However, that winter the Browns traded catcher Tubby Spencer to Boston for their backstop, Lou Criger. With backup catcher Jim Stephens already on the roster, it was now thought that Smith would have little chance to make the team and would be returned to Pueblo. However, Smith was kept only because Cincinnati manager Clark Griffith made it known that he would submit a bid for Smith if he were put on waivers by the Browns.9
Smith made his major-league debut on May 31, 1909, when he replaced Criger in the afternoon game of a doubleheader against Cleveland. He singled, but was charged with an error and a passed ball. He stayed with St. Louis the entire season but got into only 17 games, managing just 8 singles in 42 at bats for an average of .190; the sum total of his major-league career.
Despite his meager production, Smith was not satisfied with the Browns’ 1910 contract offer and refused to report to spring training. On March 26 he was released by St. Louis and signed with the Minneapolis Millers of the American Association, where he played the next five years. The team won three pennants and featured stars like Roy Patterson, Gavvy Cravath, and Rube Waddell. Smith was a steady if unspectacular backstop, but was still young and talented enough to have received, and declined, offers from the Washington Senators and the upstart Federal League.
During his time with the Millers, Smith met Minneapolis native Edna Morse and the couple married on January 31, 1914. They had four children: daughters Jane, Mary, and Ann, and a son, Richard. Another son, Wilbur Jr., died in infancy in 1919. In March 1915 Smith was released by Minneapolis to St. Joseph of the Western League. There is no record of his playing there, and in July there was a report that he had retired from baseball and had gone into the automobile business in Minneapolis. At the time Smith registered for the World War I draft in 1918, he was living Minneapolis and working as a salesman.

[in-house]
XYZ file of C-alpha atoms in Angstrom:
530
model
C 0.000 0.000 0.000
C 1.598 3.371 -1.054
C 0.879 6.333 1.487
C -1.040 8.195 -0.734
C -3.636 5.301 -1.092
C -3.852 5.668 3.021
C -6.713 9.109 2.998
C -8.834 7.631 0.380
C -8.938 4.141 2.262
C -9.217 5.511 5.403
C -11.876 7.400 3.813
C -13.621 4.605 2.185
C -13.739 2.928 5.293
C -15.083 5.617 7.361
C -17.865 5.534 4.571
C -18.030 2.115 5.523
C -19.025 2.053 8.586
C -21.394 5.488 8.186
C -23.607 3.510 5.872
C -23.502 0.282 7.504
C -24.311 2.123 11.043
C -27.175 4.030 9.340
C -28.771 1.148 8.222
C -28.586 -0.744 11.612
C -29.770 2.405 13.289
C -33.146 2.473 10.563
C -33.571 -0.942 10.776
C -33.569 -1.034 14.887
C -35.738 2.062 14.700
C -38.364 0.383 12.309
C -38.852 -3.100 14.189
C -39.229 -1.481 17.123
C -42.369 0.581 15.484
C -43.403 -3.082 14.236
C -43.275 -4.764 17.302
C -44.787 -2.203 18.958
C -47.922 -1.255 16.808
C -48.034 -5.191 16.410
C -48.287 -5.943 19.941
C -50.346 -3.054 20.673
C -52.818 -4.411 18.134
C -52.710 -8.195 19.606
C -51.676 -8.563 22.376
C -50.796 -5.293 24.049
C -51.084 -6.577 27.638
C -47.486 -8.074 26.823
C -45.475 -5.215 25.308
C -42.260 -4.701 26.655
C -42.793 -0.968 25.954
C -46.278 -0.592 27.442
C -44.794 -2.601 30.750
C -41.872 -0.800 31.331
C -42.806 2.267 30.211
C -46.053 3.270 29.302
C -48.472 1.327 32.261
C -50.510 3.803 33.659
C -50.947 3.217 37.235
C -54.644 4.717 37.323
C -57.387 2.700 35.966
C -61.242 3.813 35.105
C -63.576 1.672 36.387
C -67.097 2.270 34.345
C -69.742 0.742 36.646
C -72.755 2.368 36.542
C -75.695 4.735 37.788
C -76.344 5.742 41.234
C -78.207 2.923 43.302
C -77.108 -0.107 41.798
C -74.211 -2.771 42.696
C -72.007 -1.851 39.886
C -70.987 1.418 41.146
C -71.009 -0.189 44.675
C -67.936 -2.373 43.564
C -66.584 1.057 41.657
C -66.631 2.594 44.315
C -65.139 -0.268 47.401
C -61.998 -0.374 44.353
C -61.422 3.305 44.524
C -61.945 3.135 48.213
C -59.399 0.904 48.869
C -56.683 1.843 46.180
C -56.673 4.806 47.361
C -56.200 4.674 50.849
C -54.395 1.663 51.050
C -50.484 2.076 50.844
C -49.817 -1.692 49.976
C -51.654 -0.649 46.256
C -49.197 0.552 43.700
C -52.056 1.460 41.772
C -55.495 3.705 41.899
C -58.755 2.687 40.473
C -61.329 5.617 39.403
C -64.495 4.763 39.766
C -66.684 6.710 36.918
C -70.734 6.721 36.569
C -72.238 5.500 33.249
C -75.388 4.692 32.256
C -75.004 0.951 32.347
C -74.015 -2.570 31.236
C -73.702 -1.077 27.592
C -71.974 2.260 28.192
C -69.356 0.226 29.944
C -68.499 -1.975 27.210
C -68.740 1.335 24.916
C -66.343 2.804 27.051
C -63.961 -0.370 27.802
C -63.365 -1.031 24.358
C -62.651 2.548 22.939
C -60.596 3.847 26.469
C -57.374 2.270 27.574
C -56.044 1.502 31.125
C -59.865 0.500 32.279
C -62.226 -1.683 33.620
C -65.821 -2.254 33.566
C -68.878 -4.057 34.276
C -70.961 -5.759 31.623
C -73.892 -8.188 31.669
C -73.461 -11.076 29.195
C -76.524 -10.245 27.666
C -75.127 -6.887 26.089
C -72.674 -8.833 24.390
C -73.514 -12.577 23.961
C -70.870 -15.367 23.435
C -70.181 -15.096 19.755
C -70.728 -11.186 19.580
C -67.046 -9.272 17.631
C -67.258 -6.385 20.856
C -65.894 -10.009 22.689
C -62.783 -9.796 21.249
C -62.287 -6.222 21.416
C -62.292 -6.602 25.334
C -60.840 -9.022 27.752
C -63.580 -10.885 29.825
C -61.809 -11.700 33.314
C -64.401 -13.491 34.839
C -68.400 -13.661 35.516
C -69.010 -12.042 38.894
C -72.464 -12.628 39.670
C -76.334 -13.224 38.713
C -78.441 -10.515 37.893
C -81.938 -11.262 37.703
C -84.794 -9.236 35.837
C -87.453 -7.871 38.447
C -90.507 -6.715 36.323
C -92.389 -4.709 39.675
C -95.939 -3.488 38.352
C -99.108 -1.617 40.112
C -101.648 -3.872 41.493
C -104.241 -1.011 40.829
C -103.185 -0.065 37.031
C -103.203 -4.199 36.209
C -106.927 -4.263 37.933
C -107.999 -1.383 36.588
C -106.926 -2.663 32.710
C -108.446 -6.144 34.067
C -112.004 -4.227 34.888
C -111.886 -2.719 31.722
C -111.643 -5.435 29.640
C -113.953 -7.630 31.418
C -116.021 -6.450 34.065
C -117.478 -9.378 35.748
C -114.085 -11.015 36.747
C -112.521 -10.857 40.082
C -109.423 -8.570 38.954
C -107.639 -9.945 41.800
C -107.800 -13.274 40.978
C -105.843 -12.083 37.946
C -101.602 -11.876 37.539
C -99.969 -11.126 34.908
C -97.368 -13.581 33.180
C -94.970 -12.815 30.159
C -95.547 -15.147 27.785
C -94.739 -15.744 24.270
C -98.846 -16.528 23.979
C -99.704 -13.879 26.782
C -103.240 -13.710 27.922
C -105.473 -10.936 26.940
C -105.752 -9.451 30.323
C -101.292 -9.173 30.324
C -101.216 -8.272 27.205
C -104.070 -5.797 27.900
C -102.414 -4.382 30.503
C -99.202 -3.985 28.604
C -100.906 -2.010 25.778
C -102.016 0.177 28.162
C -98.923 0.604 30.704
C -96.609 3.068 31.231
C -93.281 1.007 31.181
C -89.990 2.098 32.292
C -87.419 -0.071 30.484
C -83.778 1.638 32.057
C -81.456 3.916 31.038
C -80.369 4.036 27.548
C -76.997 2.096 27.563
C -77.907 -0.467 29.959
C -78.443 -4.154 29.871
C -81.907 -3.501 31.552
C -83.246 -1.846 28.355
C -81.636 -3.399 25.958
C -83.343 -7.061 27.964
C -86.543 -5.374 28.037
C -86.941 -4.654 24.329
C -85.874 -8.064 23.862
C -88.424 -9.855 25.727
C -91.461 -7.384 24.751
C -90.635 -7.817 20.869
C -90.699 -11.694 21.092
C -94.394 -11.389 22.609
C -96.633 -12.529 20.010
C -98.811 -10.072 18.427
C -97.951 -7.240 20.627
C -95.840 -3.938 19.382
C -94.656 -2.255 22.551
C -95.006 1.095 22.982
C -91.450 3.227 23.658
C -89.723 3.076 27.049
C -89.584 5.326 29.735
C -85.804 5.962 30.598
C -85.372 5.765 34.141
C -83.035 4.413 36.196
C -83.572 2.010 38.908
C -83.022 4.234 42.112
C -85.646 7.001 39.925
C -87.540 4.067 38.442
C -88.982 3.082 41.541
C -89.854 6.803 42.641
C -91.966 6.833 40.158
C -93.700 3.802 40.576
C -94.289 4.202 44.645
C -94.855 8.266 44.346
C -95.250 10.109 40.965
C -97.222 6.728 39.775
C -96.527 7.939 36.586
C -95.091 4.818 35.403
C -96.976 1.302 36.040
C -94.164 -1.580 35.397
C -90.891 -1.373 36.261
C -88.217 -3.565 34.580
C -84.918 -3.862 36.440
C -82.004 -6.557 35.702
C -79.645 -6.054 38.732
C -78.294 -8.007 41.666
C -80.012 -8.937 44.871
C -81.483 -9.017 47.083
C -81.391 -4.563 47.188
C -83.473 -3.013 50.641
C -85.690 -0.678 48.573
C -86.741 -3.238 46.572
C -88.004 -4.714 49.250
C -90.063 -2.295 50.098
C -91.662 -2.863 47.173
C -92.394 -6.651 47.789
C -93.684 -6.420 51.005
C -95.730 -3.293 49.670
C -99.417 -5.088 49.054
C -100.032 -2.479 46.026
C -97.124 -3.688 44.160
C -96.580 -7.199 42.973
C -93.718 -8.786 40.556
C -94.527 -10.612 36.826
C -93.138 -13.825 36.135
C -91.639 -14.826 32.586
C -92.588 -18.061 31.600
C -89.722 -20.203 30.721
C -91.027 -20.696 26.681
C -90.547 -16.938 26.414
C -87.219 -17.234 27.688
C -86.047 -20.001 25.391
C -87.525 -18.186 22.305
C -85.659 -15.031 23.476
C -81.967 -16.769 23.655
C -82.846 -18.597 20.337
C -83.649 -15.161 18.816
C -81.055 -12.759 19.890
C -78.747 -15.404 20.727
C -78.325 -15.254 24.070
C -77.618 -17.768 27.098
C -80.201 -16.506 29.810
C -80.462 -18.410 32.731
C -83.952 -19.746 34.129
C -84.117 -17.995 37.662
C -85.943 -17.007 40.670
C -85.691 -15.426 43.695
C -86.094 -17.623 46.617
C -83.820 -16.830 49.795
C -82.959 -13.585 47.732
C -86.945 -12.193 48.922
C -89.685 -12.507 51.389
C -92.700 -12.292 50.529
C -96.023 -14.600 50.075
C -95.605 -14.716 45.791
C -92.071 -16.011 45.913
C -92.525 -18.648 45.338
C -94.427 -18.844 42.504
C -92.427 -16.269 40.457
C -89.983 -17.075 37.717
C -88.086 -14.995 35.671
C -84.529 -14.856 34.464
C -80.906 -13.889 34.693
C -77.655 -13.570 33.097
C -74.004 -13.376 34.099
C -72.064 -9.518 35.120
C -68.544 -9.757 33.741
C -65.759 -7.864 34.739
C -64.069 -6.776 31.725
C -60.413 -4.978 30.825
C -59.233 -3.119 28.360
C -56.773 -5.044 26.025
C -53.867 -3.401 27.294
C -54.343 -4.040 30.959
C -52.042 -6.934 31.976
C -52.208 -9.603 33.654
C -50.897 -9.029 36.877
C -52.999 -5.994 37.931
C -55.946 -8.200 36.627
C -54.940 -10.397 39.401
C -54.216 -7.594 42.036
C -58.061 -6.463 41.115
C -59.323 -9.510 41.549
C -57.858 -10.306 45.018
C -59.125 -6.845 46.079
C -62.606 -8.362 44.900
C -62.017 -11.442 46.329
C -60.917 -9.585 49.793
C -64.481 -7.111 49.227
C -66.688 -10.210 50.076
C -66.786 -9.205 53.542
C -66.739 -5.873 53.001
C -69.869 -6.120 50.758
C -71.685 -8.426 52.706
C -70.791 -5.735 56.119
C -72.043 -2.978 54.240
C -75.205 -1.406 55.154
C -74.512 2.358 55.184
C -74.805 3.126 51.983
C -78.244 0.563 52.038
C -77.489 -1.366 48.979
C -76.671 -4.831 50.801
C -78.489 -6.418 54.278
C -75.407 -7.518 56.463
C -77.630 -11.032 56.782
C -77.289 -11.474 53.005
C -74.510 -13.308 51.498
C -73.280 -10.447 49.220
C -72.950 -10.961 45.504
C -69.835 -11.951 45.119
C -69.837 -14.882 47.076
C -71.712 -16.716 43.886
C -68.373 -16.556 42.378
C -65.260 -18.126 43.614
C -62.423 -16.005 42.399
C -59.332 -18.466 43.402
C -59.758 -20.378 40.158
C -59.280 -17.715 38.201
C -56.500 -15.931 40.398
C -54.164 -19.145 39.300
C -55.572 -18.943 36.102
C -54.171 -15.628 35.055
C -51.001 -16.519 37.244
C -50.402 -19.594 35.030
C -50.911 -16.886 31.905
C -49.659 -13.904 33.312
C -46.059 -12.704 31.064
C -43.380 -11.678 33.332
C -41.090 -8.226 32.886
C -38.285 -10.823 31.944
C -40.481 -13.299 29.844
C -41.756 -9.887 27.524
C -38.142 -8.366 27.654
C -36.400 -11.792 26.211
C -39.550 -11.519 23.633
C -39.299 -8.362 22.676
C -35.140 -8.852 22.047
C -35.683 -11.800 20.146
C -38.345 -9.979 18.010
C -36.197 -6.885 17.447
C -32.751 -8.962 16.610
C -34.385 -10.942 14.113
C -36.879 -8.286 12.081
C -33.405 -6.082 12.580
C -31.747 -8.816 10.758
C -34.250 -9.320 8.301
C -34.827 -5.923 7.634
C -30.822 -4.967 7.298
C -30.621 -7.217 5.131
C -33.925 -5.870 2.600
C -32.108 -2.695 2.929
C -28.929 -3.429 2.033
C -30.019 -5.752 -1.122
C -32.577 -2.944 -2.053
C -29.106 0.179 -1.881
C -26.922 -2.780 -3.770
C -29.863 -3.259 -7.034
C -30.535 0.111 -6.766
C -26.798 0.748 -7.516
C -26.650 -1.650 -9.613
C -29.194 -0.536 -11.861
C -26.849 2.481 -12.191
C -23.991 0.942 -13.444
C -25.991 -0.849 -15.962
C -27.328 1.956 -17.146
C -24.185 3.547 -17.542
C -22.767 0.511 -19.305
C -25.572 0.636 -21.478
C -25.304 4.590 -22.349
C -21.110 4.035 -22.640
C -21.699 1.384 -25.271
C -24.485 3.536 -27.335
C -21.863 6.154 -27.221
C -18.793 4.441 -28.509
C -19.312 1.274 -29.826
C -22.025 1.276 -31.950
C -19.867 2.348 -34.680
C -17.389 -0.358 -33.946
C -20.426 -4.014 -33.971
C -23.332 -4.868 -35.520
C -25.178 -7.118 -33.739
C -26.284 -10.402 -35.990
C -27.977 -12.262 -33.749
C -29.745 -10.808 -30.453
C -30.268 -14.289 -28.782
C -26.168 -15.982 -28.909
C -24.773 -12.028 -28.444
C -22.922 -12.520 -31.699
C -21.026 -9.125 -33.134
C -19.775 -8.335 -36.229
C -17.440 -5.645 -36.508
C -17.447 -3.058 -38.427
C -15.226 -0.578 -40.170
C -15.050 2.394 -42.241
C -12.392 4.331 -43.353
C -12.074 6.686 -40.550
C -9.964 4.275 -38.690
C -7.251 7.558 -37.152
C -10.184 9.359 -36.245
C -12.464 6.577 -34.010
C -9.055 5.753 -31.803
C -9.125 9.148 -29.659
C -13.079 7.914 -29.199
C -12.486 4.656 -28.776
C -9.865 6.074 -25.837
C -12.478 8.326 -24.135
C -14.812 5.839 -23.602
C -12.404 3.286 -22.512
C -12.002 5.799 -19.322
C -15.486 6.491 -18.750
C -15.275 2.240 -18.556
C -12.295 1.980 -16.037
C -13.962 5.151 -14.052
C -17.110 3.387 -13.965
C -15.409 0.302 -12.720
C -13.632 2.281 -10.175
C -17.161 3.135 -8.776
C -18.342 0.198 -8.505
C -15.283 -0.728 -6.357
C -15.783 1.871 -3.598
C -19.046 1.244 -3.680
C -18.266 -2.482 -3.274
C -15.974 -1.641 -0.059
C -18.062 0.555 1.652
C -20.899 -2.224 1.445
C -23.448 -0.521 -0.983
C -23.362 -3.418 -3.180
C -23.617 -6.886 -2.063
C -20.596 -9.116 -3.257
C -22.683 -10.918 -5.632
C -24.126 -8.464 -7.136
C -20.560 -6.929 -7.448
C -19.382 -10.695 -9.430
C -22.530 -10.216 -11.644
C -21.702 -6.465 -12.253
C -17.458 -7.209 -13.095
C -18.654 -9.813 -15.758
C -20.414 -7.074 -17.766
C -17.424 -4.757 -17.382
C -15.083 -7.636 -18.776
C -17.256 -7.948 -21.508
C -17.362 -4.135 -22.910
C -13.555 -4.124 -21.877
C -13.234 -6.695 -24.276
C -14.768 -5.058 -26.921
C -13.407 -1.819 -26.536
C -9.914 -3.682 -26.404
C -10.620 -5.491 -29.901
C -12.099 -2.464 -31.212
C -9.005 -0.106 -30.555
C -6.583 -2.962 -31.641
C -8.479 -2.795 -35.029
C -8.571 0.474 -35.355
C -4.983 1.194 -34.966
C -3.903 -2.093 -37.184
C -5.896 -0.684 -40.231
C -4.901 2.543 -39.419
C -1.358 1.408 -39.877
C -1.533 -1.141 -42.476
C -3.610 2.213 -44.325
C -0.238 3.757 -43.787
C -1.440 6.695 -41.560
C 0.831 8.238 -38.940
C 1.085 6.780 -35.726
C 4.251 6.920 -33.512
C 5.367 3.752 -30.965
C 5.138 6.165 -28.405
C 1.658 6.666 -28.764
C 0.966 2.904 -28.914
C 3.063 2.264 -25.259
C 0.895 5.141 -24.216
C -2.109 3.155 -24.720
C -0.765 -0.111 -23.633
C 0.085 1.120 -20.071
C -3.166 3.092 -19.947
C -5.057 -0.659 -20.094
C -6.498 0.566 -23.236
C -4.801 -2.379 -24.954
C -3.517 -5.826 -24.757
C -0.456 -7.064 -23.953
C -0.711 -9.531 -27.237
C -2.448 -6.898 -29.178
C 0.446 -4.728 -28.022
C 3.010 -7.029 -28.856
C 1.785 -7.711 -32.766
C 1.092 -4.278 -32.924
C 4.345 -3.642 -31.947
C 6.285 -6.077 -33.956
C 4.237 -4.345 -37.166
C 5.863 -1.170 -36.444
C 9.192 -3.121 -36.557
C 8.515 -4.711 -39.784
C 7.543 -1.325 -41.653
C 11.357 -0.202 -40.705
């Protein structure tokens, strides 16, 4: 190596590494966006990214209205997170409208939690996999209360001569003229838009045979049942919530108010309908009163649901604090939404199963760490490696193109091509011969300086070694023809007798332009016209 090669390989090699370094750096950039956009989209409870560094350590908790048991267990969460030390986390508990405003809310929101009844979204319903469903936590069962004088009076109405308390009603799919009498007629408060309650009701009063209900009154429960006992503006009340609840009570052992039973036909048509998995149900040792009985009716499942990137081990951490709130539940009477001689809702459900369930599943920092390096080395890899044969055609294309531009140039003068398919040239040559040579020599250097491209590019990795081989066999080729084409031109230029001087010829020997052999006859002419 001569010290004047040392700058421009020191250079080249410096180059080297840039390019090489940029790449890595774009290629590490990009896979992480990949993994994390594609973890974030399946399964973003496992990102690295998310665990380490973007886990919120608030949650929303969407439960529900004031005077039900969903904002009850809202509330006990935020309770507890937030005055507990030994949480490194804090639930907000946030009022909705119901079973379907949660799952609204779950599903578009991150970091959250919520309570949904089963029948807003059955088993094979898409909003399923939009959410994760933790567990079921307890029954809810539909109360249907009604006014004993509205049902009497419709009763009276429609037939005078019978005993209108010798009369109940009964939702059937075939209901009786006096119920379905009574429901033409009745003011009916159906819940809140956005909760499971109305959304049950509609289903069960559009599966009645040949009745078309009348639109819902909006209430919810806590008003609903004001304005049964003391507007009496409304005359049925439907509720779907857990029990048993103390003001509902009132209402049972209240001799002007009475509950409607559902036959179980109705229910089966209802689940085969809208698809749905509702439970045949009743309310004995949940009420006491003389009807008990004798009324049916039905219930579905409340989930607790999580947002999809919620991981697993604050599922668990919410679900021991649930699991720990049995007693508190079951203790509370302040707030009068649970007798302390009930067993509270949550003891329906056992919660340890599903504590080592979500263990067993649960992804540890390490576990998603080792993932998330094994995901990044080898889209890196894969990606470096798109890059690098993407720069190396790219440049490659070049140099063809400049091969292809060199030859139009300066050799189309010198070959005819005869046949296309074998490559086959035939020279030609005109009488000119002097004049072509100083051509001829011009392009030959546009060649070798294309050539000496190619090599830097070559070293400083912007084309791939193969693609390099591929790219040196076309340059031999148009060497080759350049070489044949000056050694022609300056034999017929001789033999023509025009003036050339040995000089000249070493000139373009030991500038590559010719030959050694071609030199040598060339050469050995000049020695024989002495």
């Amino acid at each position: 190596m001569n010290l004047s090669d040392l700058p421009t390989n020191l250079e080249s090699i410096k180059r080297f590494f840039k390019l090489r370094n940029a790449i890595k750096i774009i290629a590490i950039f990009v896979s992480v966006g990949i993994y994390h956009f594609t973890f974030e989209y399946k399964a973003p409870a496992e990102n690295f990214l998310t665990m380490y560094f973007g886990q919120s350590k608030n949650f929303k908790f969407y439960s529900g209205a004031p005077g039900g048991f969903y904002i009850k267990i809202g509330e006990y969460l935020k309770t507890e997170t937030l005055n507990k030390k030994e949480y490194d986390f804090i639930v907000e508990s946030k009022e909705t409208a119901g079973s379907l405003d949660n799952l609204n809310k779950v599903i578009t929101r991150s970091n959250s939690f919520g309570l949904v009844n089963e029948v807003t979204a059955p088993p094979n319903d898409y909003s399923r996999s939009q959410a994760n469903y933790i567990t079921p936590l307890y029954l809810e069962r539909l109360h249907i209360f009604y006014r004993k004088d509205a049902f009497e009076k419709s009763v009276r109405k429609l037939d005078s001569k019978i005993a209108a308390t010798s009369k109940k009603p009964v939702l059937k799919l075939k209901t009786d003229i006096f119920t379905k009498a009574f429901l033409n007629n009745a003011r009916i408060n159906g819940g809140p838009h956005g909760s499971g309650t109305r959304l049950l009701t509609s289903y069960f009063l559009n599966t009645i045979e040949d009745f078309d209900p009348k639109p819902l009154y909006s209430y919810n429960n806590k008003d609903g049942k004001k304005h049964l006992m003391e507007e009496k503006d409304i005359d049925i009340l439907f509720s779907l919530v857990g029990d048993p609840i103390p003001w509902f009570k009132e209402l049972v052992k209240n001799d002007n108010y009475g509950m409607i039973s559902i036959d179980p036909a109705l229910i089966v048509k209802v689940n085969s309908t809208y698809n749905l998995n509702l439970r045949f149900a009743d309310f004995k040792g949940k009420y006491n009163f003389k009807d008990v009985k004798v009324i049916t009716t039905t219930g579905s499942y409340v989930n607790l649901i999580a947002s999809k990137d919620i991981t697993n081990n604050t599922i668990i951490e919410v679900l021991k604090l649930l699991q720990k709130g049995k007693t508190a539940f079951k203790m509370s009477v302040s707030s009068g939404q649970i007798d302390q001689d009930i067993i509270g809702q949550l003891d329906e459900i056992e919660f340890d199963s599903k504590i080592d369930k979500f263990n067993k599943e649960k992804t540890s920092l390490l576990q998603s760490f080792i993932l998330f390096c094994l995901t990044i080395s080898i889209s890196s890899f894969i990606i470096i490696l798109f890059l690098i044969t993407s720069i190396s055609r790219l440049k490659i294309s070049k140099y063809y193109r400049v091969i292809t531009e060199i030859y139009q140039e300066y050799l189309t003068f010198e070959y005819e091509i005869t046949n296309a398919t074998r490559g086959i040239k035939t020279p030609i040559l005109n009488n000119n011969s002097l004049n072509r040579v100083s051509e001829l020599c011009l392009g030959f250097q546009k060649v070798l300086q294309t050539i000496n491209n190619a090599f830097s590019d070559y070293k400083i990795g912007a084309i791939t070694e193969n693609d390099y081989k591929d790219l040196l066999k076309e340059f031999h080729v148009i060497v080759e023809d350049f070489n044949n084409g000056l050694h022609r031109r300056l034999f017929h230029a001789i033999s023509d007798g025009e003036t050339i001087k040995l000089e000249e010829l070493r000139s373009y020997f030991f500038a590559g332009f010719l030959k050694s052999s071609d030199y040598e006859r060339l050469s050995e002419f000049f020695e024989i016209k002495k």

A few years later Smith was back in baseball as a player-manager. In 1922 he was hired to manage Jamestown (North Dakota) in the Class D Dakota League. One of his players was a 17-year-old infielder from San Francisco, Mark Koenig, who would go on to star with New York Yankees “Murderer’s Row” teams a few years later. The next year Smith managed Watertown in the South Dakota League. He apparently remained in the area for a time; he and his family are listed on the 1925 South Dakota state census.
By the time of the 1930 US Census, Wilbur and his family had returned to Minneapolis and he was employed by the Allis-Chalmers Manufacturing Company as a sales manager. He worked in that capacity for 15 years before being transferred to Fargo, North Dakota, and becoming the company’s branch manager. He worked for Allis-Chalmers 10 more years before retiring in 1954. Smith remained active in the Fargo community during retirement, serving as head of the Chamber of Commerce recreation committee. He died of pneumonia on November 18, 1959, in Fargo at the age of 73 and was buried in Lakewood Cemetery in Minneapolis. He was survived by his wife and four children.
1 Marshall (Michigan) Expounder, January 5, 1906.
2 Fargo (North Dakota) Forum, November 19, 1959.
3 Grand Forks (North Dakota) Daily Herald, May 6, 1922.
4 Marshall (Michigan) Expounder, January 5, 1906.
5 Daily Kennebec Journal (Augusta, Maine), April 10, 1906.
6 Topeka (Kansas) State Journal, February 2, 1909.
7 Denver Post, July 16, 1908.
8 Smith had several contract disputes during his career and threatened to quit if his demands were not met. He was able to use his education, and the business opportunities that it provided outside of baseball, as leverage with club owners.
9 Albuquerque Morning Journal, March 7, 1909.